✙ Psalm 61:4 ✙
Israel came to know God while they were still a pilgrim people. Long before there was a temple of wood and stone, there was a tabernacle—a tent that could be carried from place to place—in which God was said to dwell. Longing for God was expressed, then, as dwelling in God's tent, even while the pilgrim was on the move. The faithful felt as secure and happy there as a baby bird under the shadow of its parents' wings.
Christians, too, are a pilgrim people, and know the tabernacle not as a tent, but as a body—the body of Christ, the church. No song captures the connection between the Hebrew discovery—and the Christian experience—of God's presence better than this song written by the Roman Catholic Petites Sœurs de Jésus (here sung by an Anabaptist choir):
Lord Jesus, you shall be my song as I journey;
I'll tell everybody about you wherever I go:
you alone are our life and our peace and our love.
Lord Jesus, you shall be my song as I journey.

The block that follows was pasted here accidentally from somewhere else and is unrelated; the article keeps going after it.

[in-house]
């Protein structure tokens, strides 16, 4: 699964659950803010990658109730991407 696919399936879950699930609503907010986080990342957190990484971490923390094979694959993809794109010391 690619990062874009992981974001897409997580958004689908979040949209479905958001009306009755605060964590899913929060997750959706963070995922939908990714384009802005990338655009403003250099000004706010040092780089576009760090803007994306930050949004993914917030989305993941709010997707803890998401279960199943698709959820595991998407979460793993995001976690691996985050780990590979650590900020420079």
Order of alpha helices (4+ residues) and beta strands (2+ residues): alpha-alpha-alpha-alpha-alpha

Lord Jesus, I'll praise you as long as I journey;
May all of my life be a faithful reflection of you.
May the earth and the sea and the sky join my song.
Lord Jesus, I'll praise you as long as I journey.
As long as I live, Jesus, make me your servant,
to carry your cross
and to share all your burdens and tears.
For you saved me by giving your body and blood.
As long as I live, Jesus, make me your servant.
I fear in the dark and the doubt of my journey;
but courage will come
with the sound of your steps by my side.
And with all of my family you saved by your love,
we'll sing to your dawn at the end of our journey.
And if that song comes close, then perhaps this prayer by the Anglicans of New Zealand comes even closer:
God, you have given us a lodging in this world but not an abiding city. Help us, as a pilgrim people, to endure hardness, knowing that at the end of our journey Christ has prepared a place for us.
—A New Zealand Prayer BookI pray this in the Name of the One who taught me this prayer: Our Father...